- Byron Pantoja
I have no computer science background, coding wasn't “cool” growing up, and I never liked math. If that sounds like you and you're here because you're trying to learn to
code, then my failures might help you!
My First Website was Brilliant
The first time I was introduced to coding was in Vancouver in the early 2000s, I was about 20 years old. My friend, Pastor Jeff, showed me a website he was building for a local high school basketball team. I wasn't studying at the time and he pitched it as a great career path for me. He told me they paid him 5K for this site and then offered to teach me. I said yes! Then he showed me the
code. It looked too much like math and I immediately said no. I hate math.
In 2006, while living and studying in the Philippines, my aunt needed a website for her flower shop and I asked for the opportunity to do it. I said I'd learn how to do it in exchange for a laptop upfront, she agreed and I hacked together a website using a “How To Use Dreamweaver for Dummies” book and a lot of Coffee for Peace(still Peace Cafe at the time). I chose a template that would work for what the flower shop required. Then I proceeded to delete things in the source code to see if it affected the area I wanted to edit. This method eventually produced a website. My sister helped me purchase a domain and my father taught me to how to deploy my local files to the server using an FTP. It was brilliant. The site had 50+ products, 5 pages, and all the info needed for clients to order flowers.
I Did It. I Became a Web Developer!
It took over 6 months before I learned that I wasn't a web developer. I was living in Shanghai in 2007. My cousin's friend Scott owned a commercial photography studio in Shanghai, and he agreed to take me on as an assistant. A few weeks on — after he affirmed my ability to handle cleaning toilets, making coffee, and assisting him on shoots — he decided to offer me the job of updating their website. If I could make the changes he wanted, he'd give me a bonus instead of paying their developer. Confident in my skills I agreed to do the job before he agreed to let me. He invited me over to his iMac and asked to see the website I built for my aunt — brilliant I thought — I pulled it up in the browser without hesitation.
It begins loading. . .after a few seconds he says,
Yeaaaah it's shit mate. I'm sorry. Oh there, it loaded. Yep. It's not good. It's Impressive that you were able to put this all together — and maybe this is okay for your aunt's flower shop, but it doesn't cut it here in Shanghai.
For the next 30 minutes, he rips into everything wrong with the design — the colors, typography, spacing, branding — everything. It hurt — but he was right. He then showed me an example of what he wanted in terms of design and functionality — he wanted a site that looked clean, modern, and fast.
I reflected on his criticism and looked at my website through the lens he gave me. I couldn't un-see it. But I had no idea why it was slow or how to fix the design elements. Because I didn't know what HTML or CSS was.
A few months later, my cousin introduces me to another friend, a serial entrepreneur from Vancouver who owned a digital agency. A few sentences into our introductions I mention web development and Dreamweaver and then he makes a comment about HTML and CSS and I pause, he recognizes the look on my face and says,
He hands me his card, RainCity Studios, but I never follow up. I do however go to w3schools.com to and learn HTML and CSS. Once I passed all the practice exams I started to wonder how I built a website at all. I pulled up my aunt's site and I take a look at the source code. My workaround was elegantly stupid, I used Jpegs. I used images to compensate for not knowing how to create layouts. The entire contact page was made up of images. And that wasn't all, images of text were used as headers because I didn't know how to add a new font. The website I built was brilliantly slow.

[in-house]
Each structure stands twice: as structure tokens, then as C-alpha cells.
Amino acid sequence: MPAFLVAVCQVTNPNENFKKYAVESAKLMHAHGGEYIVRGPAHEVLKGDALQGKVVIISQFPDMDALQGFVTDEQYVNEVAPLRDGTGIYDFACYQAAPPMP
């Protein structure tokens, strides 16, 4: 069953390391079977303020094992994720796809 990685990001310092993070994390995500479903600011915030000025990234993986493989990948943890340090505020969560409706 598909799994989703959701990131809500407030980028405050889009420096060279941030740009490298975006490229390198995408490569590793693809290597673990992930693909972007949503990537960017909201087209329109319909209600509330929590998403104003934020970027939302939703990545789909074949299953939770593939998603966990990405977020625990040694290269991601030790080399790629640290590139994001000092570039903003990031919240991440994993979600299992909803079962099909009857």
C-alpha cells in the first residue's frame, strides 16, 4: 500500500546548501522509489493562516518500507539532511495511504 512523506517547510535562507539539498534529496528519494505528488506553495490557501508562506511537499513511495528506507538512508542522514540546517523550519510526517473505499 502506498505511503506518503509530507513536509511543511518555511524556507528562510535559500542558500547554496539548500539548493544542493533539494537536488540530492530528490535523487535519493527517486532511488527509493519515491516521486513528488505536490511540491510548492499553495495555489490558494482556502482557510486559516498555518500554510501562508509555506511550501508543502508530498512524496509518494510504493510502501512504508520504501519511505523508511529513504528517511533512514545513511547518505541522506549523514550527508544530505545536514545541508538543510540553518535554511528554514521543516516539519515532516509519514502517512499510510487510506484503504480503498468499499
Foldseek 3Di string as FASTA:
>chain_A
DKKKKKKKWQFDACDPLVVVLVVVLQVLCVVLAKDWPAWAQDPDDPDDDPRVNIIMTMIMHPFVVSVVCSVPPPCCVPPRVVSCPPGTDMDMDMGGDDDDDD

I Did It. I Became a Web Developer!
This failure caused me to doubt myself and I stopped coding anything for four years. But then I found myself with a lot of free time when I first started working at Coffee for Peace. I used that time to study coding at Team Tree House — a coding tutorial platform. I chose the Web Developer Learning Path because the final project was a blog. The technologies I used while following along with the tutorial were:
After completing the project as instructed, I felt like a web developer again. I showed it to my parents and pitched the idea to update their WordPress site to a modern, clean, and fast web application! They loved it, especially the custom icons I mocked up in Photoshop. When I was done, I looked at the site I designed and built — and I thought this is it, I did it. I pushed it to production without even asking.
The next day my Ama (My Dad) — our main content creator and the person who built the WordPress site I replaced without asking — called me to a meeting and asked me about his blog posts. I showed him how to create a new blog post in Drupal all nonchalant-like, thinking I was teaching him something. Then he says,
Yes, I know we have the ability to create new posts. But we need all of our past blog posts as well. It's the lifeline of our small social enterprise.
That night my dad updates the WordPress site with a fast and responsive theme. Taking inspiration from the design choices I made, he deploys it and replaces mine, then calls me for a meeting the next day and says,
I like what you designed. I added your ideas to our site. But I had to replace what you made with WordPress. This works for us. If your technical solution can't do better or preserve the content, then please don't change the framework. Instead, learn to use it.
This hurt. But he was right. Technical solutions ought to solve business challenges with little or no friction to the current workflow. If I couldn't build something 10X better than what was there, then why change it?
My past failures made me stop coding for four years. Believing I wasn't smart enough to learn how to code professionally, I gave up. Then something happened — an event in my life — that pushed me away from my comfort zone and into a place where I felt I had to do this. I had to learn to code and be hired as a developer. I began looking for a position I could qualify for in tech and soon found work with a Y Combinator-backed education platform called Jumpcut. I was hired as a Customer Service Champion, but they gave me the opportunity I wanted by allowing me to do tasks for the engineering department. It was an eye-opening experience, my first task was to read the requirements of the engineering positions we had open and to source candidates that qualified. It was a surreal experience to be able to work with our COO and CTO directly during the hiring process. Being able to engage with the candidates as I guided them through each stage of the hiring process was a great introduction to engineering. It didn't help my confidence — but it was awesome. I was allowed to sit in and listen to how an engineering team communicates with each other and the rest of the departments. I was overwhelmed. This was a huge step up from following instructions and building a blog. I didn't understand anything.